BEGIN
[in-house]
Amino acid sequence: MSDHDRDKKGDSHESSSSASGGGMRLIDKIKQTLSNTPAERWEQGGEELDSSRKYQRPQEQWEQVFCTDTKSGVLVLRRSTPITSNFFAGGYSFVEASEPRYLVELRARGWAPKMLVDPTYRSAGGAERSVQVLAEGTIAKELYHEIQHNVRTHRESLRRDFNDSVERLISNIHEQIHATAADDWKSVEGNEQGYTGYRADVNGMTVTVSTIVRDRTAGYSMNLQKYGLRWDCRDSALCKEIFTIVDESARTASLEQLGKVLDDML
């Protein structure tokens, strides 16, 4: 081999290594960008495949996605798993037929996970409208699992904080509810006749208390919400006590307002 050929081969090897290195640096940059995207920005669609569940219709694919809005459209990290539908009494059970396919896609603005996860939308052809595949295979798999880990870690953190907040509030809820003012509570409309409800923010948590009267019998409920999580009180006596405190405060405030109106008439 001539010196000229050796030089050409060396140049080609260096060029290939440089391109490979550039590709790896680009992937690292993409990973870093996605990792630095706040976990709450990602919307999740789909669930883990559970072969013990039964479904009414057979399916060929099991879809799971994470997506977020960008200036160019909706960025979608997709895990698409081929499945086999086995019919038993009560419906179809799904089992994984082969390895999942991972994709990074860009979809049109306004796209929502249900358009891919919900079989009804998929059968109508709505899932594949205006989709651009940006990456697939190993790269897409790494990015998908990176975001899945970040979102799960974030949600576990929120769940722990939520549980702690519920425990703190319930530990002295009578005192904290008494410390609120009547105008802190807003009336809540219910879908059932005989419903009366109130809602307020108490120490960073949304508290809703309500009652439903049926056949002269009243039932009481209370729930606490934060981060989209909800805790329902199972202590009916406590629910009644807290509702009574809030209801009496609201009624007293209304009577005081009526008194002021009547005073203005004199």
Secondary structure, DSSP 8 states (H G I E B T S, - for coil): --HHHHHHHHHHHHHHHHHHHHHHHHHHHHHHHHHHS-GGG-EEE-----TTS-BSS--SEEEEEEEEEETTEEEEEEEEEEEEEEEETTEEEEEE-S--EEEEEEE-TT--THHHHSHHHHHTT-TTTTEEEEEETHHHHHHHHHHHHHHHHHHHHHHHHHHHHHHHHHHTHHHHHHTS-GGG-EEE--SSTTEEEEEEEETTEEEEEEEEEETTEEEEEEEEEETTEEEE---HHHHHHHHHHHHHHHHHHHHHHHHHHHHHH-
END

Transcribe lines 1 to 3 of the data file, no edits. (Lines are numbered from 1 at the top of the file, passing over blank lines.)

[in-house]
Amino acid sequence: MSDHDRDKKGDSHESSSSASGGGMRLIDKIKQTLSNTPAERWEQGGEELDSSRKYQRPQEQWEQVFCTDTKSGVLVLRRSTPITSNFFAGGYSFVEASEPRYLVELRARGWAPKMLVDPTYRSAGGAERSVQVLAEGTIAKELYHEIQHNVRTHRESLRRDFNDSVERLISNIHEQIHATAADDWKSVEGNEQGYTGYRADVNGMTVTVSTIVRDRTAGYSMNLQKYGLRWDCRDSALCKEIFTIVDESARTASLEQLGKVLDDML
């Protein structure tokens, strides 16, 4: 081999290594960008495949996605798993037929996970409208699992904080509810006749208390919400006590307002 050929081969090897290195640096940059995207920005669609569940219709694919809005459209990290539908009494059970396919896609603005996860939308052809595949295979798999880990870690953190907040509030809820003012509570409309409800923010948590009267019998409920999580009180006596405190405060405030109106008439 001539010196000229050796030089050409060396140049080609260096060029290939440089391109490979550039590709790896680009992937690292993409990973870093996605990792630095706040976990709450990602919307999740789909669930883990559970072969013990039964479904009414057979399916060929099991879809799971994470997506977020960008200036160019909706960025979608997709895990698409081929499945086999086995019919038993009560419906179809799904089992994984082969390895999942991972994709990074860009979809049109306004796209929502249900358009891919919900079989009804998929059968109508709505899932594949205006989709651009940006990456697939190993790269897409790494990015998908990176975001899945970040979102799960974030949600576990929120769940722990939520549980702690519920425990703190319930530990002295009578005192904290008494410390609120009547105008802190807003009336809540219910879908059932005989419903009366109130809602307020108490120490960073949304508290809703309500009652439903049926056949002269009243039932009481209370729930606490934060981060989209909800805790329902199972202590009916406590629910009644807290509702009574809030209801009496609201009624007293209304009577005081009526008194002021009547005073203005004199």